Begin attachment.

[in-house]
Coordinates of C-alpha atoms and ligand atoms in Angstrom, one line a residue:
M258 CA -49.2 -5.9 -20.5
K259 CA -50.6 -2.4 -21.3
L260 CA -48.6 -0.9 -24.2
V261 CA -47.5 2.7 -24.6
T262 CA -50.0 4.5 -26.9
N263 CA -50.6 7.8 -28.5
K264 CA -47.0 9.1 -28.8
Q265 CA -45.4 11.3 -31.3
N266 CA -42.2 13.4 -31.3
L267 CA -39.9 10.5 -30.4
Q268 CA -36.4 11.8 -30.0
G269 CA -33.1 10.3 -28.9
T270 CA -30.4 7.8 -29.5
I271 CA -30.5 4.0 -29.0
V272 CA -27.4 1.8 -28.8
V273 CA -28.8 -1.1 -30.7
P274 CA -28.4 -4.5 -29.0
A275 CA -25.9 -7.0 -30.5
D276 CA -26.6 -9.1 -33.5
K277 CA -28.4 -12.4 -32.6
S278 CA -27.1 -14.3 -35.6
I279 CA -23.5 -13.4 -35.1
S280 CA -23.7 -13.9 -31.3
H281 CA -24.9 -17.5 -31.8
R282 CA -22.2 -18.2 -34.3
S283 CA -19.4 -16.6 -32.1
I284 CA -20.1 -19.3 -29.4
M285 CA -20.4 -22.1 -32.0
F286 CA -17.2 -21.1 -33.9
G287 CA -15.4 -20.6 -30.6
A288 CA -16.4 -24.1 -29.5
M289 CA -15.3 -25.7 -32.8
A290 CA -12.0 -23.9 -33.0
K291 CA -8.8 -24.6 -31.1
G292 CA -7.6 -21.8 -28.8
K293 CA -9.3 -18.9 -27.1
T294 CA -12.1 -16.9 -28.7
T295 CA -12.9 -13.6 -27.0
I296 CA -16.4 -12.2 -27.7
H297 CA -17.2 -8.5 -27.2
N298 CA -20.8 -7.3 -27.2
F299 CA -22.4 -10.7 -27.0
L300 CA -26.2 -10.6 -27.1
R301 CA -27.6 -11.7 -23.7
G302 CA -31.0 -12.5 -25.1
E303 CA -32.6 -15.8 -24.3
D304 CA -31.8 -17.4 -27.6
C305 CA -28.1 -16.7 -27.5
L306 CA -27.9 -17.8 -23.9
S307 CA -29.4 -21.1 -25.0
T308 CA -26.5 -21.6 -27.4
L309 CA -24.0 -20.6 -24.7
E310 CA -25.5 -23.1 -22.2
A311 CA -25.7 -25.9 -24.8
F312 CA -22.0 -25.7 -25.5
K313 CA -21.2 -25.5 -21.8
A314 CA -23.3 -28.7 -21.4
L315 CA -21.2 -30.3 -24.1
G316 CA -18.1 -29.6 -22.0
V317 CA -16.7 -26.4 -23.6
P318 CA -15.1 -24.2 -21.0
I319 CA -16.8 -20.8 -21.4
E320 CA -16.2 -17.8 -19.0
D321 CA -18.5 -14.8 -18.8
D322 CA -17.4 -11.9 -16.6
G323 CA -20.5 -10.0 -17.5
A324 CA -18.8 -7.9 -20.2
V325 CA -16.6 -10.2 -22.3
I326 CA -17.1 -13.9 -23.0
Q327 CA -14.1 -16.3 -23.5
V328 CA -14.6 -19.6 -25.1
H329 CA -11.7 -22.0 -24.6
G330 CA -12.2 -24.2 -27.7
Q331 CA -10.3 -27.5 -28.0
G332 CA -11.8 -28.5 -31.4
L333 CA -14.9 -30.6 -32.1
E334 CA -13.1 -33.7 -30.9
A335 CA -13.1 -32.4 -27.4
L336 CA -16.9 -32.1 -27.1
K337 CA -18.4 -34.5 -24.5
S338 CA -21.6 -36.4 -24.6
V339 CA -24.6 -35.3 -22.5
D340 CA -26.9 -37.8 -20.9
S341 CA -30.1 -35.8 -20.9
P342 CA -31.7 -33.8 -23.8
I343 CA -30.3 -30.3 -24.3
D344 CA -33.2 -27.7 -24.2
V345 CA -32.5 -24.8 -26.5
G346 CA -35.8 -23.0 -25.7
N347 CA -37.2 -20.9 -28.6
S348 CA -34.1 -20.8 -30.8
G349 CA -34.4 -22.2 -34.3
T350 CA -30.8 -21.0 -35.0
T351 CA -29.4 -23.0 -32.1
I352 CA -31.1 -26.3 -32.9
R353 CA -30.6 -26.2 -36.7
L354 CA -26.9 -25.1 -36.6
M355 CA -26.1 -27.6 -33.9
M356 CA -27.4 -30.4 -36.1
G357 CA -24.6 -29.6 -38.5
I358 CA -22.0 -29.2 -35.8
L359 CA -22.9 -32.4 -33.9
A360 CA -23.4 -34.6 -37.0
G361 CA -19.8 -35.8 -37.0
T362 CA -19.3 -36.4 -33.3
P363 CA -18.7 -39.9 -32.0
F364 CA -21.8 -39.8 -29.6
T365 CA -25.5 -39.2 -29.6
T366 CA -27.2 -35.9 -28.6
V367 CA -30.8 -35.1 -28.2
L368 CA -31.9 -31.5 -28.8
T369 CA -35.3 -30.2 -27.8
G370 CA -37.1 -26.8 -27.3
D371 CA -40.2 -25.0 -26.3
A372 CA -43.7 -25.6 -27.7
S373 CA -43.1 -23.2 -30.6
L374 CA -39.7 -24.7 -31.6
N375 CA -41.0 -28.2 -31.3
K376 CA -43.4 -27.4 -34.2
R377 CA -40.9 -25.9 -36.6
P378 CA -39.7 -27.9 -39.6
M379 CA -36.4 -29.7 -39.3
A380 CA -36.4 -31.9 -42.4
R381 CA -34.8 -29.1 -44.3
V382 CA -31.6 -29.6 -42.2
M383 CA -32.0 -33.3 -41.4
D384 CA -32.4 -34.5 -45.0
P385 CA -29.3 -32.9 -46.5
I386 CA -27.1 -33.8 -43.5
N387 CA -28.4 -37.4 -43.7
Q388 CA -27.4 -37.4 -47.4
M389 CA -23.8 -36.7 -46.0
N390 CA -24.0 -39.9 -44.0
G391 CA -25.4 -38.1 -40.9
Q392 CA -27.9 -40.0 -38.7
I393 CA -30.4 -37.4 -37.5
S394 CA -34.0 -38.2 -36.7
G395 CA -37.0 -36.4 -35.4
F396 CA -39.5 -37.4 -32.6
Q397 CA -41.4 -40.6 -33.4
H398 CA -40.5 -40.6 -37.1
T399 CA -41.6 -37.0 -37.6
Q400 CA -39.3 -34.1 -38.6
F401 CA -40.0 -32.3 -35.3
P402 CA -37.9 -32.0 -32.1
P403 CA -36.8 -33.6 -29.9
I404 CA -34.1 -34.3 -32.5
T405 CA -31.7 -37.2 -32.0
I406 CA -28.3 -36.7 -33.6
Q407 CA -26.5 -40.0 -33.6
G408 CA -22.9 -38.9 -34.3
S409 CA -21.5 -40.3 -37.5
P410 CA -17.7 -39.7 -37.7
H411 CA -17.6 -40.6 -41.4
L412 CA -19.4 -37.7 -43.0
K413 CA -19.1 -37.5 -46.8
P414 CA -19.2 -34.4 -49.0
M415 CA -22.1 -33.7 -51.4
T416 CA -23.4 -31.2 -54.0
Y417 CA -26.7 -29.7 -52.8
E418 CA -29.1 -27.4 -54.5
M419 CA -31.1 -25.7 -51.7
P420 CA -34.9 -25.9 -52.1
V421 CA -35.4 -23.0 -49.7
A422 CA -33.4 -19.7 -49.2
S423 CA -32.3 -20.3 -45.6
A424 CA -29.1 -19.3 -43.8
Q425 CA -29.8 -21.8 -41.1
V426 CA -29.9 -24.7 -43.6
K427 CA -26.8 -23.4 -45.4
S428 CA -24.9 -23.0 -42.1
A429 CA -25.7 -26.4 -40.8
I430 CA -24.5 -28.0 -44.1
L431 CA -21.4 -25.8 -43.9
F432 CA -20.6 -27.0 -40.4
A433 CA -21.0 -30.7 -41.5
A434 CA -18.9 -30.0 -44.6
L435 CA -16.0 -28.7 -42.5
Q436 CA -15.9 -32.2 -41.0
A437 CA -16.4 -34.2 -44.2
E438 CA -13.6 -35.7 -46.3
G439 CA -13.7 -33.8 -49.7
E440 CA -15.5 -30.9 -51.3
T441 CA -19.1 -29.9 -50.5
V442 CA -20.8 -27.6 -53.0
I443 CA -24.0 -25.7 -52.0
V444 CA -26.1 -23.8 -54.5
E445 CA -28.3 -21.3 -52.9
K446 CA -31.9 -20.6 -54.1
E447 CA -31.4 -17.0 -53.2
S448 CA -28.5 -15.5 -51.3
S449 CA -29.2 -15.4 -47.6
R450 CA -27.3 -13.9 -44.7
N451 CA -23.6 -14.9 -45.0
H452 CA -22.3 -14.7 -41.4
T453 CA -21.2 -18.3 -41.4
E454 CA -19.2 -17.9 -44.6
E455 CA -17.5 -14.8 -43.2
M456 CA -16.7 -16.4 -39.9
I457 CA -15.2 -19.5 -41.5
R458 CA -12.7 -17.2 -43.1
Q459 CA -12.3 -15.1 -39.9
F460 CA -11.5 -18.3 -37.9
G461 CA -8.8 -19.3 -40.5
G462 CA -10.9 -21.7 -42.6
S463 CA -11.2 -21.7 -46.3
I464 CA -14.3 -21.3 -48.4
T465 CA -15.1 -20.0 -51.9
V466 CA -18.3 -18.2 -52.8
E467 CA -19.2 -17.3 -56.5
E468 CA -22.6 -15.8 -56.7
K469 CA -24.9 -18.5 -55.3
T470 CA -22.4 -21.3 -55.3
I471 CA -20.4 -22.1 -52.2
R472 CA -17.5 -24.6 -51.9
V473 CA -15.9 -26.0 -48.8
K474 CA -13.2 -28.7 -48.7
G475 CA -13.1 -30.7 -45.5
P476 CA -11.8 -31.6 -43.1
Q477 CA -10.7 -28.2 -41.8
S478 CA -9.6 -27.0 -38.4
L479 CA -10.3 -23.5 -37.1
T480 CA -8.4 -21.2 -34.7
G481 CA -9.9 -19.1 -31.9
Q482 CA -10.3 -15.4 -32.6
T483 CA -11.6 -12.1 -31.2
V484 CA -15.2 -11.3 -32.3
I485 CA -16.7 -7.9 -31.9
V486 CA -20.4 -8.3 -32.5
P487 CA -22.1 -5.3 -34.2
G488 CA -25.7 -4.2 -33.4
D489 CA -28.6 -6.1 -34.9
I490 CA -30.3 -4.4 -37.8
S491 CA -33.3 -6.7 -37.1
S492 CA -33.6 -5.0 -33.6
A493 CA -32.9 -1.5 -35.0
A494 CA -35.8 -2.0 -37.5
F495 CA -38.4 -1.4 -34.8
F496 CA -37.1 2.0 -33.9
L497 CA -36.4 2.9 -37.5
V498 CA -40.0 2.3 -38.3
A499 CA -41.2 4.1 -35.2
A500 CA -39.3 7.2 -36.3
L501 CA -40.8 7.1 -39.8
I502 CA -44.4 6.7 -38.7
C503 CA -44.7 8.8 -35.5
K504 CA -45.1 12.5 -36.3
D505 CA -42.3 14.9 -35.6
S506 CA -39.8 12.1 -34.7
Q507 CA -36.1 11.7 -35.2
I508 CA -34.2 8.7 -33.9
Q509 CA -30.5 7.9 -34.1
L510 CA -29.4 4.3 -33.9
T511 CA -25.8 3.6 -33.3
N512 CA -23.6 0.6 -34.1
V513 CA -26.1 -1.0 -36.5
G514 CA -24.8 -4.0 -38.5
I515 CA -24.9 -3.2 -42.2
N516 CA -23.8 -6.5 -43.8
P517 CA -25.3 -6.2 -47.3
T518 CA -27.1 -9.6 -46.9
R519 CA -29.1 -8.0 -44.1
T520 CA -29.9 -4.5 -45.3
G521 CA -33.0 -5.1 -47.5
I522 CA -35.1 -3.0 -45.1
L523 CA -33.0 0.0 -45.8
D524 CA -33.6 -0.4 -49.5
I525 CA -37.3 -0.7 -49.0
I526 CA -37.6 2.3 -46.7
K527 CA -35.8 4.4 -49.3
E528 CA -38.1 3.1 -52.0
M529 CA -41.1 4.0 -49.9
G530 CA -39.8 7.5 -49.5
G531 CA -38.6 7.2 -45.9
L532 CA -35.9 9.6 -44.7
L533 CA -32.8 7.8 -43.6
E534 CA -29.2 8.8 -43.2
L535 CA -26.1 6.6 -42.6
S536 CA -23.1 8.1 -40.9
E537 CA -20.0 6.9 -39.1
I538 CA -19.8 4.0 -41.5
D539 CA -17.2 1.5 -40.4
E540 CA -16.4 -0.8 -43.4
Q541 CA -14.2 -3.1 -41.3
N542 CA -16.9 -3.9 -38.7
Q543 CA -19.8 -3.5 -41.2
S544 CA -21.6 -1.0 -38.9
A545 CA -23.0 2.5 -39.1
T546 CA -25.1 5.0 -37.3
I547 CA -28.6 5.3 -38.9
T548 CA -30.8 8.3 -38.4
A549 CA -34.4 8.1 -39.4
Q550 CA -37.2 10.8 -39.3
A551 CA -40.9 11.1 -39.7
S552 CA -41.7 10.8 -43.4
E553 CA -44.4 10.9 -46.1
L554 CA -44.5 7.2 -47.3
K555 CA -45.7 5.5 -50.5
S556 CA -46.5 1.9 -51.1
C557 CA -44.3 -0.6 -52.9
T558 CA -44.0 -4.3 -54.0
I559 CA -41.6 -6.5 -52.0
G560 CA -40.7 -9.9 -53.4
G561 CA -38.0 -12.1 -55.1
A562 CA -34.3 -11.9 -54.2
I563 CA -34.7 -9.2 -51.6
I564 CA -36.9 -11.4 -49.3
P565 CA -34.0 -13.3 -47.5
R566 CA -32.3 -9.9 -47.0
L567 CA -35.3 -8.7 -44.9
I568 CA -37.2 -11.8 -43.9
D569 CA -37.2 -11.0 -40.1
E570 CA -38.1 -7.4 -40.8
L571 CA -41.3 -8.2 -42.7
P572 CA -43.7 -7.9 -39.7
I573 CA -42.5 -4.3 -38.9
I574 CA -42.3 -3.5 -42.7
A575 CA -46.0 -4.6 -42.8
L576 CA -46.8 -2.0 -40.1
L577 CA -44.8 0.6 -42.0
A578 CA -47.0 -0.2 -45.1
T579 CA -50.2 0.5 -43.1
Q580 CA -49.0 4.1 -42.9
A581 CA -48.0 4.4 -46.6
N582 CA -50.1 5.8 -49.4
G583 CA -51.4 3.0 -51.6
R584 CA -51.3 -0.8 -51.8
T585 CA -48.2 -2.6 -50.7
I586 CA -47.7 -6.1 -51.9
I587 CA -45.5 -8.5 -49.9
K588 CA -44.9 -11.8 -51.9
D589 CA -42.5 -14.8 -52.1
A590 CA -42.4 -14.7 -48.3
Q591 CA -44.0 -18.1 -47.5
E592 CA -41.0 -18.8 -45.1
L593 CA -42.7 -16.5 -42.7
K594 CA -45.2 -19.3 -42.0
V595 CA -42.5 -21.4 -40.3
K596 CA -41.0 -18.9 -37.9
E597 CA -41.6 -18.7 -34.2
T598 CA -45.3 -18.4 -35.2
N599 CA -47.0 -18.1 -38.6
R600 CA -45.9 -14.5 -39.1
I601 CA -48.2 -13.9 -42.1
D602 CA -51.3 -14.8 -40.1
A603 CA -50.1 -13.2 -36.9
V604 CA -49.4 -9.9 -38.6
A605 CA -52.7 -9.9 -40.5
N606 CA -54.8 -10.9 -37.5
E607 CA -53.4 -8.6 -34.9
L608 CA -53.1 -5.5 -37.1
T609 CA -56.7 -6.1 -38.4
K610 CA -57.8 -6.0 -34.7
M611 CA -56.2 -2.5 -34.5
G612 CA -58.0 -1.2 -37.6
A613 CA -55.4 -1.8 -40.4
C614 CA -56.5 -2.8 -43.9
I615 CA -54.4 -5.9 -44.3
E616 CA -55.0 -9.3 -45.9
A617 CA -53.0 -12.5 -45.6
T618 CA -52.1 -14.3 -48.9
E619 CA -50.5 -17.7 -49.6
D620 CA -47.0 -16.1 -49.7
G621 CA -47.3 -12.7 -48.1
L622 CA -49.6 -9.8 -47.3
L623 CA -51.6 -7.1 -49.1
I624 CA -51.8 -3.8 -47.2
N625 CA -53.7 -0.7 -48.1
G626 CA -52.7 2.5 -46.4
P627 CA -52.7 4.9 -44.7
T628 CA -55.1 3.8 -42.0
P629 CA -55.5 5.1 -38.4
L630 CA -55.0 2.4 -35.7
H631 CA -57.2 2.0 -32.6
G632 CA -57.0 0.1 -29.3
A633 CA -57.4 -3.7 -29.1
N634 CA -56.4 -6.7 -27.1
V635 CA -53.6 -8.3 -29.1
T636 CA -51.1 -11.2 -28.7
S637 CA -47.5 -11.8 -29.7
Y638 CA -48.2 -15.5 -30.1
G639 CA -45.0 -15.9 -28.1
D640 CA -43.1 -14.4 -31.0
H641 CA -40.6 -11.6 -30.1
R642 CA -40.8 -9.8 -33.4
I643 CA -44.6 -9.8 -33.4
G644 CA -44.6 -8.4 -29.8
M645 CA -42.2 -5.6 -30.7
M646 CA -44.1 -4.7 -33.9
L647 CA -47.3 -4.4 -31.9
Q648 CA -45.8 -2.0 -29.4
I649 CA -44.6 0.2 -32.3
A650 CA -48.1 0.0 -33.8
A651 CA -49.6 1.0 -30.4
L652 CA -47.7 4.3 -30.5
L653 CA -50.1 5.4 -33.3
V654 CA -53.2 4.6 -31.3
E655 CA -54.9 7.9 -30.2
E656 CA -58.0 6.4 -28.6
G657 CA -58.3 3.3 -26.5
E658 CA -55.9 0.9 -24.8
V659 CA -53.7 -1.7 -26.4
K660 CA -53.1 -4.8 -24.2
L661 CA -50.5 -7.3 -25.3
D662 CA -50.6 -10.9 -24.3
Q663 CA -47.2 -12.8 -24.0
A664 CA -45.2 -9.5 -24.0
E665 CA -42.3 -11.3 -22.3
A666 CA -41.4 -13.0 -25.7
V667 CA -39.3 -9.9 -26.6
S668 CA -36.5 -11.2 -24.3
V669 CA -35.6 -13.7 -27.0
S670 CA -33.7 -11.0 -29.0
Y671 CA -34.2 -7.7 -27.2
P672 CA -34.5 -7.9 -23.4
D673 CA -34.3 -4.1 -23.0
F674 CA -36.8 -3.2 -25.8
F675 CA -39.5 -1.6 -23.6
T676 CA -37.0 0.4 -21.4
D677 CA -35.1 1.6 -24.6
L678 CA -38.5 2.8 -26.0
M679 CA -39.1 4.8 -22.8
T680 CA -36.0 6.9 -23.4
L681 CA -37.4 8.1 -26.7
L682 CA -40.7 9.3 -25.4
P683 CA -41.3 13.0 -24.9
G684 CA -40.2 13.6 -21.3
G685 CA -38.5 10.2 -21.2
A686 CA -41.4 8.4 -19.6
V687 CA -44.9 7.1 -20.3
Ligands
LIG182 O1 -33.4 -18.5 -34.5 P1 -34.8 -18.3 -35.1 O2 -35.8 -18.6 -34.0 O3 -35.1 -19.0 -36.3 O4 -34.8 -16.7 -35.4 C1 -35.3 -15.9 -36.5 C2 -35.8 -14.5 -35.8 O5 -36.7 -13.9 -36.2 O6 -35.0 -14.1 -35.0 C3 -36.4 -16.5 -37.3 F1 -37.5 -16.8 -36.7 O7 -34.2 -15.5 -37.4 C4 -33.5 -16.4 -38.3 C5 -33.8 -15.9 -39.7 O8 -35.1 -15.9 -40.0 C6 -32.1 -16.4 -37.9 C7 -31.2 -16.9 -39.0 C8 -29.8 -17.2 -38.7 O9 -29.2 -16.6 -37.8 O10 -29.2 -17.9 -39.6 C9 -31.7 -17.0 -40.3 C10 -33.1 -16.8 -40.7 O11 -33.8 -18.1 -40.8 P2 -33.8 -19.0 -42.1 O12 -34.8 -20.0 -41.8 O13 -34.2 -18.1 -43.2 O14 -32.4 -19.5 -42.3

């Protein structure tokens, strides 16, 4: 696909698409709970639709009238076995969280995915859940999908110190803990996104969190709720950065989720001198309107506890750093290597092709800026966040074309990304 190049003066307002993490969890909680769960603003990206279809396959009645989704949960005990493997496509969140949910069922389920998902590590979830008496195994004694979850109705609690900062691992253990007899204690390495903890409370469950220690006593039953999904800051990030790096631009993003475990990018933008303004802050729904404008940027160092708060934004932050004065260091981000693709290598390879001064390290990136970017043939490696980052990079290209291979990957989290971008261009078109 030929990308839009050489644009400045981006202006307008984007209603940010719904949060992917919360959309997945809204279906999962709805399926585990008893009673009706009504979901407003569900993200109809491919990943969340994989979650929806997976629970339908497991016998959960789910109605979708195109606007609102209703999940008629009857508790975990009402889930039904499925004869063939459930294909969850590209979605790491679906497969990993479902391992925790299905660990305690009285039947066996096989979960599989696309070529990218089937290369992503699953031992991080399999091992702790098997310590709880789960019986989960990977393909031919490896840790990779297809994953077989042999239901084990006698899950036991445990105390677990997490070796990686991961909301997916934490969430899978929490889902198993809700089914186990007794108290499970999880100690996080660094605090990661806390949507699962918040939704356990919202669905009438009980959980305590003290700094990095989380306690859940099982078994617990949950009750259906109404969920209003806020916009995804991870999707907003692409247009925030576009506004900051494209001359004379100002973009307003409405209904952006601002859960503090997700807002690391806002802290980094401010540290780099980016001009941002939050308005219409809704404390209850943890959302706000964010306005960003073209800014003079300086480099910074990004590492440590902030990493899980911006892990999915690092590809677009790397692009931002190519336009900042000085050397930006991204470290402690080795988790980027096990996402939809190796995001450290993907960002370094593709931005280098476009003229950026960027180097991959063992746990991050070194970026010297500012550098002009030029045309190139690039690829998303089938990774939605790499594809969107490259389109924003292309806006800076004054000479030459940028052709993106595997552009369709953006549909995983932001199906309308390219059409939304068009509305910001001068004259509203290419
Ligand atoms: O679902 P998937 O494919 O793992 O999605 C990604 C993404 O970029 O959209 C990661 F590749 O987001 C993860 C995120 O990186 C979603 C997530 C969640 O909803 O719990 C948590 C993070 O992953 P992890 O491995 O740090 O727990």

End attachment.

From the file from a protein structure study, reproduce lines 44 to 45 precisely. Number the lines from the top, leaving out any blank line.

F299 CA -22.4 -10.7 -27.0
L300 CA -26.2 -10.6 -27.1